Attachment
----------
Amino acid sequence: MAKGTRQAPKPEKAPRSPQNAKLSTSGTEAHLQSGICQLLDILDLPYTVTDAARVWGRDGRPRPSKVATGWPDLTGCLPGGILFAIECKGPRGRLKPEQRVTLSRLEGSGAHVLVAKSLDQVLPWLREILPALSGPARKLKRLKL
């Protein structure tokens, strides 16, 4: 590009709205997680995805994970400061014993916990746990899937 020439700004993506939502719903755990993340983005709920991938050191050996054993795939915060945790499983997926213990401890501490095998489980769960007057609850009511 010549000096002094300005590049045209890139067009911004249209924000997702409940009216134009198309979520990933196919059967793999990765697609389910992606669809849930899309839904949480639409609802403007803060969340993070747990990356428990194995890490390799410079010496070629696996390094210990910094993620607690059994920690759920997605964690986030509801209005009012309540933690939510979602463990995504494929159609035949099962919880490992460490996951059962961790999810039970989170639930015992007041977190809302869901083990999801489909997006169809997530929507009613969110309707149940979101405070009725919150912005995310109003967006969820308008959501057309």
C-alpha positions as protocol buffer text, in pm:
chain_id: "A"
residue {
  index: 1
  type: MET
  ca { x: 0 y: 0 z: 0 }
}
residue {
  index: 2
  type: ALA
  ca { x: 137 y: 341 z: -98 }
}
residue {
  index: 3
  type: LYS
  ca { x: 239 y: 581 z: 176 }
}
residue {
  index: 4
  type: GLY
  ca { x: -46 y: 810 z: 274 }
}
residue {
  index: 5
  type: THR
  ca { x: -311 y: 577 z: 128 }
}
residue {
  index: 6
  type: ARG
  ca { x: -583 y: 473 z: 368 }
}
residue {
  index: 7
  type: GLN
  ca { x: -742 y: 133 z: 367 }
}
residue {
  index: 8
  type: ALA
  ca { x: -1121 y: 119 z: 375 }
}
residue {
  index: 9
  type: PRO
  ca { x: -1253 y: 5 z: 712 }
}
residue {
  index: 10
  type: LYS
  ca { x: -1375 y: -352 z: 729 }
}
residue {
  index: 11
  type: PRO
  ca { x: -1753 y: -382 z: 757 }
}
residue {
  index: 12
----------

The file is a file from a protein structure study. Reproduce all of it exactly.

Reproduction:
Amino acid sequence: MAKGTRQAPKPEKAPRSPQNAKLSTSGTEAHLQSGICQLLDILDLPYTVTDAARVWGRDGRPRPSKVATGWPDLTGCLPGGILFAIECKGPRGRLKPEQRVTLSRLEGSGAHVLVAKSLDQVLPWLREILPALSGPARKLKRLKL
């Protein structure tokens, strides 16, 4: 590009709205997680995805994970400061014993916990746990899937 020439700004993506939502719903755990993340983005709920991938050191050996054993795939915060945790499983997926213990401890501490095998489980769960007057609850009511 010549000096002094300005590049045209890139067009911004249209924000997702409940009216134009198309979520990933196919059967793999990765697609389910992606669809849930899309839904949480639409609802403007803060969340993070747990990356428990194995890490390799410079010496070629696996390094210990910094993620607690059994920690759920997605964690986030509801209005009012309540933690939510979602463990995504494929159609035949099962919880490992460490996951059962961790999810039970989170639930015992007041977190809302869901083990999801489909997006169809997530929507009613969110309707149940979101405070009725919150912005995310109003967006969820308008959501057309």
C-alpha positions as protocol buffer text, in pm:
chain_id: "A"
residue {
  index: 1
  type: MET
  ca { x: 0 y: 0 z: 0 }
}
residue {
  index: 2
  type: ALA
  ca { x: 137 y: 341 z: -98 }
}
residue {
  index: 3
  type: LYS
  ca { x: 239 y: 581 z: 176 }
}
residue {
  index: 4
  type: GLY
  ca { x: -46 y: 810 z: 274 }
}
residue {
  index: 5
  type: THR
  ca { x: -311 y: 577 z: 128 }
}
residue {
  index: 6
  type: ARG
  ca { x: -583 y: 473 z: 368 }
}
residue {
  index: 7
  type: GLN
  ca { x: -742 y: 133 z: 367 }
}
residue {
  index: 8
  type: ALA
  ca { x: -1121 y: 119 z: 375 }
}
residue {
  index: 9
  type: PRO
  ca { x: -1253 y: 5 z: 712 }
}
residue {
  index: 10
  type: LYS
  ca { x: -1375 y: -352 z: 729 }
}
residue {
  index: 11
  type: PRO
  ca { x: -1753 y: -382 z: 757 }
}
residue {
  index: 12